In a process in which the between-us moves to the foreground of our awareness in such a way that it becomes almost tangible to all who are present and participating, what we experience is of high value to the individual, and most likely it will be honored and upheld, if a supporting structure in the person and their surrounding has been somewhat established. What happens more often though, alas, is that it takes many dives into these spiritual or mystical realms before a person finds suitable structures to to sustain the value gained, and turn it into a way of life.

But how do you “sustain his or her own highest attainment, which has occurred in an intersubjective context?”, which is Andrews’s moral imperative, if, as he says himself, “In an ideal world, each individual would spontaneously feel…”
He apparently himself knows that we do not live in an ideal world, so his imperative is not a reality here in this imperfect world we live in.

So when Andrew goes on to tell us why this process will demand that everyone partaking in it transforms, and that this “moral obligation is not imposed from without; it is spontaneously generated within each individual by the intersubjectively revealed higher potential itself,” he is stating the obvious.
Whoever has dipped into the ocean of spiritual delight by whatever means, be it through the ministries of what emerges between-us under certain circumstances or be it through some meditation, catharsis or meta-noia, will feel obliged to transform towards being more in alignment with what has disclosed itself. And this is always generated within each individual, always, because that is also the one that then transforms the individual.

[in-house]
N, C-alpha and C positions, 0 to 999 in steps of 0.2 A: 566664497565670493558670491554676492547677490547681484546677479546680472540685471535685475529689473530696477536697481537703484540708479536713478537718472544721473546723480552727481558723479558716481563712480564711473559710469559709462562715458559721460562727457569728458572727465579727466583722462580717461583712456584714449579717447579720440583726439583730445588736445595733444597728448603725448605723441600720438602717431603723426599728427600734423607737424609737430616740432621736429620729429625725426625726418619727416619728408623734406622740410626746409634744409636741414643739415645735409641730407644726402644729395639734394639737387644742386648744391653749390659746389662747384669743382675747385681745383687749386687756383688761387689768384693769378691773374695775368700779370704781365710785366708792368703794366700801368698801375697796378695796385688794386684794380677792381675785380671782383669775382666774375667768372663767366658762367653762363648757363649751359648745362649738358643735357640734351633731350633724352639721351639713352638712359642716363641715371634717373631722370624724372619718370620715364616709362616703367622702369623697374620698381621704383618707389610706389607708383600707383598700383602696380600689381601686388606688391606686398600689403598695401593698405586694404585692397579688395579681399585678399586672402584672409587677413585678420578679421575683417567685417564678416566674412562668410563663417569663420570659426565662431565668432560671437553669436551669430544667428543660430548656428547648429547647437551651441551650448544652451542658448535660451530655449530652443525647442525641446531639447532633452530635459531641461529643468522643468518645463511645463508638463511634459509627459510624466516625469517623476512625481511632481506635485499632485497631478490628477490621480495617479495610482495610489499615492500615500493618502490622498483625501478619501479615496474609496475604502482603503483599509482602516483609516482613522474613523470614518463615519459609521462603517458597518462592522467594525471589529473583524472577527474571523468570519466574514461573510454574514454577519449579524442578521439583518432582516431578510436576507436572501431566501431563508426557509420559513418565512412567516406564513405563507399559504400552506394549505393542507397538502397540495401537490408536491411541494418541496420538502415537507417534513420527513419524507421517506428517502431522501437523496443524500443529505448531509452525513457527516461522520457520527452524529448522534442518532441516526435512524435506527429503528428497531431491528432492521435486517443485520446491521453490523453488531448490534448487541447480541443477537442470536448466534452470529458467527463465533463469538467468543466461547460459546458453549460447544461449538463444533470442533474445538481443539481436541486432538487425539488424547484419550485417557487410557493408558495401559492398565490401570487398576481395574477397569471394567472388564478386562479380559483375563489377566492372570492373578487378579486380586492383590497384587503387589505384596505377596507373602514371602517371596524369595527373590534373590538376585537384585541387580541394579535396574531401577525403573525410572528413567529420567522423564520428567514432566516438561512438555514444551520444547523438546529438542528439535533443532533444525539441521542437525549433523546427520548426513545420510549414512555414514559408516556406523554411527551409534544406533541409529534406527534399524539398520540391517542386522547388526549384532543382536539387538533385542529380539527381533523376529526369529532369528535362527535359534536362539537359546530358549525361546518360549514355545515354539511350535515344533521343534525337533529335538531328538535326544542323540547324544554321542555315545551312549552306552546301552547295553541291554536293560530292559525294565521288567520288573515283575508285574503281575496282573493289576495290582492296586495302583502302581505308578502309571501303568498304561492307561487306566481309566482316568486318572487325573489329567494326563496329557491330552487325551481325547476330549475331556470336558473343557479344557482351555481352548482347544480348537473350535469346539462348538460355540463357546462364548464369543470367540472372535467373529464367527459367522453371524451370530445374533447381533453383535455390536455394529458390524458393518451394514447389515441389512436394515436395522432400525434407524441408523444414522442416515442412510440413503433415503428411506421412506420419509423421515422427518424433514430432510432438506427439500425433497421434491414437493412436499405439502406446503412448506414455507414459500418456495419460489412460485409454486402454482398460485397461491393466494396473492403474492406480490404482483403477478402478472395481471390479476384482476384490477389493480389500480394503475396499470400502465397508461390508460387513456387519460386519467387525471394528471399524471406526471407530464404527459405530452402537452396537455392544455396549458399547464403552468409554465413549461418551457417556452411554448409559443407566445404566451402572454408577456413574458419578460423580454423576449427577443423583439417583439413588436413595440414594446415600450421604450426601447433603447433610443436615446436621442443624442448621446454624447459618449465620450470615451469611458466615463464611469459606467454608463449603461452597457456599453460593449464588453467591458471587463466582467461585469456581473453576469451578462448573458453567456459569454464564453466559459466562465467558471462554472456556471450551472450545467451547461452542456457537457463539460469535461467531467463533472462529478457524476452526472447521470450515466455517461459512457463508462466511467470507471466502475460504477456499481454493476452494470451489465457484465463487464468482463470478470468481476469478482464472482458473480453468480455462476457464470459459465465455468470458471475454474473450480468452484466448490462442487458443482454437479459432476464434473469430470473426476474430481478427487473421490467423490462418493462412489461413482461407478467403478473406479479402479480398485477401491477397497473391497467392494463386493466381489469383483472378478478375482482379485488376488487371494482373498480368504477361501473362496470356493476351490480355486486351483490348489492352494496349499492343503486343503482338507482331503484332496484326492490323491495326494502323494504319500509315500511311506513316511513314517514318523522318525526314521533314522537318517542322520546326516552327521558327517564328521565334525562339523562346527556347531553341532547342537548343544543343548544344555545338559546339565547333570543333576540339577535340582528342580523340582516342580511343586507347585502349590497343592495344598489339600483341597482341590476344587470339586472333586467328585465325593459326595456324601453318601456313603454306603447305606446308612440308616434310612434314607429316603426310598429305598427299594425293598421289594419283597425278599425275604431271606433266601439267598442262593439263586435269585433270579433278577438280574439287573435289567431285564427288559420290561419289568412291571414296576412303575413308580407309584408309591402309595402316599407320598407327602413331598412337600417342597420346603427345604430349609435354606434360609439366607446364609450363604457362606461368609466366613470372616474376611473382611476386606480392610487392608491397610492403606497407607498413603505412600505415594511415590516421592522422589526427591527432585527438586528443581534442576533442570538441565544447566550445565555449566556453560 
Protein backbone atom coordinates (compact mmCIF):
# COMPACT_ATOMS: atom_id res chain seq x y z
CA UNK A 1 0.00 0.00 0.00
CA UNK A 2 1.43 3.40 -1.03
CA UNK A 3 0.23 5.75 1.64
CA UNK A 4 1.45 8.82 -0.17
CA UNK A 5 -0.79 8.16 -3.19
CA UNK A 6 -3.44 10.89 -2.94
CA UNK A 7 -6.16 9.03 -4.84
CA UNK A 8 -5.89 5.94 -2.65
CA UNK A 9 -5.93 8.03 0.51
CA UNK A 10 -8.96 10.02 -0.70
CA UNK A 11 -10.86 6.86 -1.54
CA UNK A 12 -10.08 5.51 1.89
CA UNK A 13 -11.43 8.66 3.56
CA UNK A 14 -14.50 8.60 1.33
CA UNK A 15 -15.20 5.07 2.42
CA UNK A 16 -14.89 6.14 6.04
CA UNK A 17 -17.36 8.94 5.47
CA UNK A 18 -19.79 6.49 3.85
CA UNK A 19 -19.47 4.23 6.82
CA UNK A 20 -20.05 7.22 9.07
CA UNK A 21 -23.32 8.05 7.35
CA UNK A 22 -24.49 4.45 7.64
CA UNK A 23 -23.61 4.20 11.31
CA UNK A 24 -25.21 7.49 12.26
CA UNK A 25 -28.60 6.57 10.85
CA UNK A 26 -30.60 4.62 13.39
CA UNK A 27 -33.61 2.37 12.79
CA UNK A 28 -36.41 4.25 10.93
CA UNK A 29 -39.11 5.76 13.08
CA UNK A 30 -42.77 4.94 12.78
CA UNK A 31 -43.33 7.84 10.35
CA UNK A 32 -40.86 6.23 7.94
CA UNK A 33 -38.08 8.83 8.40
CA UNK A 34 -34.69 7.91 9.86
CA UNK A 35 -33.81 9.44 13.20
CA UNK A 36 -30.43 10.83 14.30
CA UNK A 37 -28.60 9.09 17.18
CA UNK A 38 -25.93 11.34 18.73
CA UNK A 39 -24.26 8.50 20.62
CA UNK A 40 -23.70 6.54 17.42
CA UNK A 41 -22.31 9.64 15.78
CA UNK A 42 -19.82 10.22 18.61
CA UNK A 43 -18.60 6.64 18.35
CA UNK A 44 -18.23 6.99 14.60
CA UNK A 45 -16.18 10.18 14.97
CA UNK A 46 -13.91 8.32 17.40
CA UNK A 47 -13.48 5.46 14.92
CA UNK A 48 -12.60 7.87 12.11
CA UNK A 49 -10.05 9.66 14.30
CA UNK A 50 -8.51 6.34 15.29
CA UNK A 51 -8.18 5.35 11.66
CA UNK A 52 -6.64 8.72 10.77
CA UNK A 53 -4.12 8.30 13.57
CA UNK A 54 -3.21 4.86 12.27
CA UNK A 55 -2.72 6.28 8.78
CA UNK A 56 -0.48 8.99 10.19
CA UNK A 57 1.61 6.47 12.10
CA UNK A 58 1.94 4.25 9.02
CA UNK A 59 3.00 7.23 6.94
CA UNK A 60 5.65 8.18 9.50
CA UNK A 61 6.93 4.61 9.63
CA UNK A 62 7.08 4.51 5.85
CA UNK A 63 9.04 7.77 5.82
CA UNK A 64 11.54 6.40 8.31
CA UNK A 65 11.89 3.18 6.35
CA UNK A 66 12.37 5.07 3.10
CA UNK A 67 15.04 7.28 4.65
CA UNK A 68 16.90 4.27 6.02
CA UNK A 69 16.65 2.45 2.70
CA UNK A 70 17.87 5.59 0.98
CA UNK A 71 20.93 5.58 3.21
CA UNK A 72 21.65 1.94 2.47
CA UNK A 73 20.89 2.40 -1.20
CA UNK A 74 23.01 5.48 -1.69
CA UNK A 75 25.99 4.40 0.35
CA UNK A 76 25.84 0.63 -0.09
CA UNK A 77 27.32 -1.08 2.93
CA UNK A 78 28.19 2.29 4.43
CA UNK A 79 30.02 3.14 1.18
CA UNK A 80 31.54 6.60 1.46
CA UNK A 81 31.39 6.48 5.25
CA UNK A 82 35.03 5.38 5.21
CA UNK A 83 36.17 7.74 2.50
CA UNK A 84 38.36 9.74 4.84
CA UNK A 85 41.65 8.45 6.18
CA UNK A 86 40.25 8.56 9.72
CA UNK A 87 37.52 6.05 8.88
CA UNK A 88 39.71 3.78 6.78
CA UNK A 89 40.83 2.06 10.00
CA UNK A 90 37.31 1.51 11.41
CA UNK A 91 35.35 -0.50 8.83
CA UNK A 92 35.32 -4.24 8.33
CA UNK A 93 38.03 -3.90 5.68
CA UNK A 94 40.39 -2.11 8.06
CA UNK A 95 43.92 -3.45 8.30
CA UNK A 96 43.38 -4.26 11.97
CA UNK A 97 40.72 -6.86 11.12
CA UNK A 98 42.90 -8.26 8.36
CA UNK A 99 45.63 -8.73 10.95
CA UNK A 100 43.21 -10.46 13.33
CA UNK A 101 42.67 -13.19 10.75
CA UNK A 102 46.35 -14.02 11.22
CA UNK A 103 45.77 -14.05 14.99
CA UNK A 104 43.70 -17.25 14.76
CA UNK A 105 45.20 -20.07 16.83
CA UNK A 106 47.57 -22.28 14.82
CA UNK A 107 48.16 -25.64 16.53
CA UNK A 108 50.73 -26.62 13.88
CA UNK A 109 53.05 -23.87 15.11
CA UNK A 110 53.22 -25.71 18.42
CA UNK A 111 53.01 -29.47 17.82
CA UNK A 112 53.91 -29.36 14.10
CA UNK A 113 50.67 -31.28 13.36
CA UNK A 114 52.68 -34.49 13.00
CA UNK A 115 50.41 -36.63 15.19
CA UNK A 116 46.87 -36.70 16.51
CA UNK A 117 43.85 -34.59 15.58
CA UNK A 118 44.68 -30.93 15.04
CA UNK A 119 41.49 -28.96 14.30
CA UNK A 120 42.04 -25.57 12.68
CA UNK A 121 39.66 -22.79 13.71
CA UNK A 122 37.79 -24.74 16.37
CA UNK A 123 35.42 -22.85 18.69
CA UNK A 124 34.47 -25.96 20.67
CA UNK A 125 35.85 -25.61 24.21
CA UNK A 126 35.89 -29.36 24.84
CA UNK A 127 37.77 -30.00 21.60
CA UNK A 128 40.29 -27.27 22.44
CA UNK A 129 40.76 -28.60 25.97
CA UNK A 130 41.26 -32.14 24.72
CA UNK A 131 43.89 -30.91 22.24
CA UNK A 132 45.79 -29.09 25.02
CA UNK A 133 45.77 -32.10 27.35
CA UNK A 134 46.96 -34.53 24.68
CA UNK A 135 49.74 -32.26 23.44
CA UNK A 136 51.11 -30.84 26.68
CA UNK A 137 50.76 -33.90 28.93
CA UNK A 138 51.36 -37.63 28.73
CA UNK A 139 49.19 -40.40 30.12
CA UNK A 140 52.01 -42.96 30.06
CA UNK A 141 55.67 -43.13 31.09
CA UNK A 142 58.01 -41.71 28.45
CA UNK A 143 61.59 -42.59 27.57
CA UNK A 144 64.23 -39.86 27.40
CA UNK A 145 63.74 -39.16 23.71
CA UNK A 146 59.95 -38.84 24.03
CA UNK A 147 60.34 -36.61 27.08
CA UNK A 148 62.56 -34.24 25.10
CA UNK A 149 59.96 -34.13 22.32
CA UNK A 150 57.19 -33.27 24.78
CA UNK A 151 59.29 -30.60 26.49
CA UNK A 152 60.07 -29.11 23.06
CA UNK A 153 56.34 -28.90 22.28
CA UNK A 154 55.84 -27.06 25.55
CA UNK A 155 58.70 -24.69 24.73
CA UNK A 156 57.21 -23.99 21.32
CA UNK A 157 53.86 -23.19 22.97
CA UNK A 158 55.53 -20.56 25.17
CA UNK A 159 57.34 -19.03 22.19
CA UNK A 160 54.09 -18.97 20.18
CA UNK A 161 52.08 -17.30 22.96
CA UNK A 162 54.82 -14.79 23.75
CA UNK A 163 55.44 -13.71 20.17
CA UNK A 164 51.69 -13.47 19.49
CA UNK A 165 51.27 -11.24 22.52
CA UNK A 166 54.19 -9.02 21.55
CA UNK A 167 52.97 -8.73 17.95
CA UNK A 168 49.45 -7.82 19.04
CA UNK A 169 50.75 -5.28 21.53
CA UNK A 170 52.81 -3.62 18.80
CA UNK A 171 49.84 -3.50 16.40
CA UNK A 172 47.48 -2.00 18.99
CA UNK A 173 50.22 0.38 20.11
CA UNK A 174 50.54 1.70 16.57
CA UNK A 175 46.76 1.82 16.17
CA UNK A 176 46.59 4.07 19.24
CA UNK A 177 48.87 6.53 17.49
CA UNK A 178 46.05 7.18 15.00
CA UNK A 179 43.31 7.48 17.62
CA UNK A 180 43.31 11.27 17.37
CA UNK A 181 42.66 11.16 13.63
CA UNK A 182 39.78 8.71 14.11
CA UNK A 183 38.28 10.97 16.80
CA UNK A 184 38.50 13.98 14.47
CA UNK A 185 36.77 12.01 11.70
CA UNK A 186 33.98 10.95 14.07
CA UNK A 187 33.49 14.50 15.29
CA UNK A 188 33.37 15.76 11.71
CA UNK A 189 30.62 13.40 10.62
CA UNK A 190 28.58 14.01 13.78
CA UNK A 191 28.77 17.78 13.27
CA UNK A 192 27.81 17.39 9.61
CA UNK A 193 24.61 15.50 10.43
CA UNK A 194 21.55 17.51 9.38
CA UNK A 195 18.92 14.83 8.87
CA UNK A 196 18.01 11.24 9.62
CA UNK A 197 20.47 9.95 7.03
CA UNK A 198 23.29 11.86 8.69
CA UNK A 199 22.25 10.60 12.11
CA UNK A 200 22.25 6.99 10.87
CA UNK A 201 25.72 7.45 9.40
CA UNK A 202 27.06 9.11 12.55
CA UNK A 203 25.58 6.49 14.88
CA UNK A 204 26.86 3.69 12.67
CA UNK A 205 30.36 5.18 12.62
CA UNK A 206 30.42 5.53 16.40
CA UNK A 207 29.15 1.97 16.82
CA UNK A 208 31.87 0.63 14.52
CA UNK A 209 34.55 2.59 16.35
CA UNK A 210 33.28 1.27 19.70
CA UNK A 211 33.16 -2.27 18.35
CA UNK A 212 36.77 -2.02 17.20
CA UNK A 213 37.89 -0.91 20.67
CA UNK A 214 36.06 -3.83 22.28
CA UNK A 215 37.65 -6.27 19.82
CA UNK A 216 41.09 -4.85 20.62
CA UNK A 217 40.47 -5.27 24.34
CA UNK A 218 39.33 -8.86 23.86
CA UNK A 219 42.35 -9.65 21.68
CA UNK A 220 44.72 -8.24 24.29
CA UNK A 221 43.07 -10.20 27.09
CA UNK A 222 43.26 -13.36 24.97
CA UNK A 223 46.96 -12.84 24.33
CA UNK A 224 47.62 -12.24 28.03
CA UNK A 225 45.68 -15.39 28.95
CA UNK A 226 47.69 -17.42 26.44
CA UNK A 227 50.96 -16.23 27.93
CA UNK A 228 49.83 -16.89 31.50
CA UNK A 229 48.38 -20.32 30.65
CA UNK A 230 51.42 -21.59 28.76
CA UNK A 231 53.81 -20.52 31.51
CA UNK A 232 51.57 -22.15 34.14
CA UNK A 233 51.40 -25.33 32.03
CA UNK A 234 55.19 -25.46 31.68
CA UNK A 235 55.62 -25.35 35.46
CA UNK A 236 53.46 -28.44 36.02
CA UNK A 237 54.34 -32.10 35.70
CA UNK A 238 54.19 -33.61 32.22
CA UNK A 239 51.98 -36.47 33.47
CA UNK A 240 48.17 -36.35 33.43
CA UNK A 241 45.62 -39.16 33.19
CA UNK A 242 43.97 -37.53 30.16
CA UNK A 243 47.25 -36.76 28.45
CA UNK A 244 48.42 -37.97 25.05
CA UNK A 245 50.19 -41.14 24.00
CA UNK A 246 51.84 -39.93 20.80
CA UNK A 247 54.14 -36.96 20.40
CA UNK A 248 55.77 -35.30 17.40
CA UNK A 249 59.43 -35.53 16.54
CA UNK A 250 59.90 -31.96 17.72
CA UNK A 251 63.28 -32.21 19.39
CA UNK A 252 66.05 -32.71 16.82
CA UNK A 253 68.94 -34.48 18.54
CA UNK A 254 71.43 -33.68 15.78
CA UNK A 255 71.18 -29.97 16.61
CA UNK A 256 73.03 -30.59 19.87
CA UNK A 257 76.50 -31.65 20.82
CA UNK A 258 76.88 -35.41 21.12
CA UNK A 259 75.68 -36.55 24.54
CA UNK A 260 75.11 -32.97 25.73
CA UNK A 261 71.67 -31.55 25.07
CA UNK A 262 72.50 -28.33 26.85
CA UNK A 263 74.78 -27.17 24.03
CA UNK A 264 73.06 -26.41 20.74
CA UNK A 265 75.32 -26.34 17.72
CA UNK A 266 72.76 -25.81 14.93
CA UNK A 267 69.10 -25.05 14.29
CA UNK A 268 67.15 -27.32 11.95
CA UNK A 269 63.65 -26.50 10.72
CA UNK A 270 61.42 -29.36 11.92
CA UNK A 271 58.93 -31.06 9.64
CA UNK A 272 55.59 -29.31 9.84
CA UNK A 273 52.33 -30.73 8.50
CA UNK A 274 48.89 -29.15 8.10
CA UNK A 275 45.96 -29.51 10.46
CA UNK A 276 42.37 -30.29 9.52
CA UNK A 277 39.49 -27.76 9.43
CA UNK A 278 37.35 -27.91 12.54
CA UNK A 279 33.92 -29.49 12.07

This could only be a surprise to a guru like Andrew who still believes that the Master or the Enlightened somehow effect people’s transformations from ‘outside’ (that actually there is no inside and outside or subject and object is another matter I have discussed elsewhere). So here goes Andrew, “Could there be a greater challenge for the ego? And yet it’s not coming from an external authority.” And we all can know that Andrew sees himself as great, and at times even physically violent, challenger of the ego (whatever that means beyond being the repository of everything one doesn’t like, or what stops one from being/becoming enlightened; the ego being the most abused term in present day spirituality — nobody likes it, everyone believes it must be gotten rid of; it is the arch-enemy of the spiritual; but is it?).

A realistic process of inquiry into the mystery between-us is not centered around concepts that Andrew holds most dearly: “Evolutionary Enlightenment”, “the true teacher” or “Authentic Self” — nevertheless, of course, it is perfectly legitimate to inquire into the between-us like that, surely what emerges there can provide participating individuals with deep insights into what these questions mean for them and the living field. But it is not really opening up to the possibilities of, nor does it show much respect for, the between-us if one already acts as if one knows what the answers to these concepts or questions will be, and from everything he writes here, it is clear that Andrew thinks he does.

If there is one thing the between-us is not, it is the guru-principle. Learning occurs, even very deep and transforming learning. I know for it is this very living field that has been decisive in my migration from being some kind of guru / spiritual teacher myself to being a companion and a friend for some, moving away from vertical spiritual concepts to relational ones; this is what opening up to the mystery between-us has done in my life.